Doses of the Moderna vaccine arrived in Norway House Cree Nation in Manitoba on Jan. 7, 2021. Leslie and Veronica Apetagon were the first Norway House residents to receive their vaccines on the remote Manitoba reserve about 455 kilometres north of Winnipeg. THE CANADIAN PRESS/HO - Manitoba Keewatinowi Okimakanak Inc.

More than half Manitoba’s active COVID-19 cases are in First Nations population

More than half Manitoba’s active COVID-19 cases are in First Nations population

WINNIPEG — Vaccine distribution has begun on a handful of Manitoba reserves as a task force reports that 61 per cent of the people with active COVID-19 in the province are First Nations.

Manitoba’s First Nation COVID-19 pandemic response team says as of Monday there were 1,578 active COVID-19 cases on reserves and 514 in off-reserve First Nations populations.

First Nations now account for 40 per cent of new infections while making up about 10 per cent of the overall Manitoba population.

Dr. Brent Roussin, the chief provincial public health officer, says there are unique challenges with the virus’ spread in remote and isolated communities.

There is less access to health care and alternative housing for people who need to isolate.

He says getting the vaccine out is a top priority.

“Our most pressing issue is vaccine quantity right now,” Roussin said.

About 5,300 doses of the Moderna vaccine were reserved for Indigenous people in Manitoba. It can be stored and transported more easily than the Pfizer-BioNTech vaccine.

The province said all 63 First Nations will receive a portion, but the first shipments are heading to communities with personal care homes. A second shipment of doses is expected by Feb. 23.

The vaccine began arriving in those First Nation communities last Thursday, including 240 doses in Norway House Cree Nation. The First Nation about 455 km north of Winnipeg is prioritizing the doses for personal care home staff, residents and elders who are over 70 years old.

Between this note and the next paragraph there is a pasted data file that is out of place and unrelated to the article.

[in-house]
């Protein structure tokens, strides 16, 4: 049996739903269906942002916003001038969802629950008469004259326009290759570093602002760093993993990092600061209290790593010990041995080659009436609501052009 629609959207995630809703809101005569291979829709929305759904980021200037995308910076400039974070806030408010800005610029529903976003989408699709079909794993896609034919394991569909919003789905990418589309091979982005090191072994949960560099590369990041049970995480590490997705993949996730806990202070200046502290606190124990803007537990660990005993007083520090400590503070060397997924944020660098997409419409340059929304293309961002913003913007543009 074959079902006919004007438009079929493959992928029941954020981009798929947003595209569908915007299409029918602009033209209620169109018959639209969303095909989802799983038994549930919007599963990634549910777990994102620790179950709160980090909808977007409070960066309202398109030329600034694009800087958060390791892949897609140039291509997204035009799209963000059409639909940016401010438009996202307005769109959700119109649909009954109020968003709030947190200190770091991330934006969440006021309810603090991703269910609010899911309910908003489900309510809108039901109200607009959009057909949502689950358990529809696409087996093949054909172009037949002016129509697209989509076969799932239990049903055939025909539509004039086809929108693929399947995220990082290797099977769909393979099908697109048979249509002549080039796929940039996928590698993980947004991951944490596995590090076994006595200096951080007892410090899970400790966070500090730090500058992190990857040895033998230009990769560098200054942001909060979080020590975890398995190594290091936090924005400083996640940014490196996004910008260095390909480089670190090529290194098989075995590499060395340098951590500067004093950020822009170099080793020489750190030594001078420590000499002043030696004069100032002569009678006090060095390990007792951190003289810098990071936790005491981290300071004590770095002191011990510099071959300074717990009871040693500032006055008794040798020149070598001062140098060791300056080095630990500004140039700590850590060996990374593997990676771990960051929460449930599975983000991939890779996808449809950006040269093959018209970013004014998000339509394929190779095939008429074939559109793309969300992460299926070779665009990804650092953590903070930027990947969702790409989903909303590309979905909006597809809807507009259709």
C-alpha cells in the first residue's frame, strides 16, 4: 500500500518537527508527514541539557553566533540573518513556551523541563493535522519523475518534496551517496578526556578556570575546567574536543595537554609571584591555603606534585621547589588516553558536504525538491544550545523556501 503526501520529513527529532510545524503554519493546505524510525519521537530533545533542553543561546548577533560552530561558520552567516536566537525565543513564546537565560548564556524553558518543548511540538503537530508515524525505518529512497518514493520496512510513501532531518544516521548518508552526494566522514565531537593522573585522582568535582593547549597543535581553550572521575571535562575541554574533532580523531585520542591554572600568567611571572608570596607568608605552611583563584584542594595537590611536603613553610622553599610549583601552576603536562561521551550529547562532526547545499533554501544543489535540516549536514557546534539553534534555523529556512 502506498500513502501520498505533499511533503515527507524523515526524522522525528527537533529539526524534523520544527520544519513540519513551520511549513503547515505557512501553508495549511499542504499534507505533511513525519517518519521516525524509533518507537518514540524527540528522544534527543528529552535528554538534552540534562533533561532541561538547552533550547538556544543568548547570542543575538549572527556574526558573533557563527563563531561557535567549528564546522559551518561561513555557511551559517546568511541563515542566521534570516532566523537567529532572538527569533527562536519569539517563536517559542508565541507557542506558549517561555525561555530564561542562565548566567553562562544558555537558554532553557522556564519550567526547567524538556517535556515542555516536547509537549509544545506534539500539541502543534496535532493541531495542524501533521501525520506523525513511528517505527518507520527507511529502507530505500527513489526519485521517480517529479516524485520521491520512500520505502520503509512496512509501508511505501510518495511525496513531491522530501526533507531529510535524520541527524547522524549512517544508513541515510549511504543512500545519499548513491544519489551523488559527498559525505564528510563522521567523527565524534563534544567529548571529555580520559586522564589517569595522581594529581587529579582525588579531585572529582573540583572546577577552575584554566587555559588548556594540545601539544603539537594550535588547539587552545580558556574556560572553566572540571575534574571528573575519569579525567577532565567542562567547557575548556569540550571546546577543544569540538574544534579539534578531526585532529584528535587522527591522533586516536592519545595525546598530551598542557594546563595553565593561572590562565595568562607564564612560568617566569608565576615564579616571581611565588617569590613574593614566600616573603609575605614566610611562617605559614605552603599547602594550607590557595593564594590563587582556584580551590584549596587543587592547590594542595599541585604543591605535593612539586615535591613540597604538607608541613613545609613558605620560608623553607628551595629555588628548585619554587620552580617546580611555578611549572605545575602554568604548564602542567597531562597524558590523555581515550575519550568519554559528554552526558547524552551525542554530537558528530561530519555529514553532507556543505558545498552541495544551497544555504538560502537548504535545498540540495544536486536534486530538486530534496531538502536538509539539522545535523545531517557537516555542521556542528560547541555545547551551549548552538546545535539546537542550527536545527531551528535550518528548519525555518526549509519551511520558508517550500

Chief Larson Anderson said in a statement Monday that housing shortages, limited health care and underlying health issues among many community members could mean a rapid and devastating spread of the virus.

“This experience is like being part of a crew on a boat in the vast ocean. Sadly, the boat has many leaks and damages and is in constant need of repairs,” Anderson said. “The pandemic is like a massive storm that is battering the boat and making an already dangerous situation more critical.”

He credited the resilience of the community for keeping infections low – 48 people on the reserve have tested positive and none of the cases are currently active.

First Nations have been hit particularly hard by the pandemic during the second wave. While the number of daily infections in Manitoba has started to decrease the five-day test positivity rate amongst First Nations is 19 per cent for people who live on reserve and 16 per cent for those off reserve.

First Nations make up a larger proportion of people hospitalized, including 38 per cent of those in intensive care units. The median age of death for First Nations is 66, while it’s 83 for the rest of the Manitoba population.

Indigenous Services Canada said as of Friday there had been 10,217 confirmed positive COVID-19 in First Nations communities since the beginning of the pandemic. The department does not keep track of those living off reserve.

Peguis First Nation, about 190 kilometres north of Winnipeg, received 250 vaccine doses for residents and front-line workers at its senior centre. In a Facebook post Monday, the First Nation posted images of elders receiving a shot holding signs that said “First one. Thank you.” They were surrounded by health-care workers applauding.

York Factory First Nation Chief Leroy Constant posted online that the reserve’s first doses arrived by charter flight last week. The community north of Thompson gave its first dose of the vaccine to an elder Monday.

Dr. Marcia Anderson, who is Cree-Anishinaabe and works with the First Nations response team, said in a video posted on the Assembly of Manitoba Chief’s Facebook page Friday that the benefits of getting the vaccine will outweigh the risk.

“Vaccination is a critical tool for us to employ in order to reduce the harms of COVID-19 that our communities are currently experiencing.”

This report by The Canadian Press was first published Jan. 11, 2021.

Kelly Geraldine Malone, The Canadian Press


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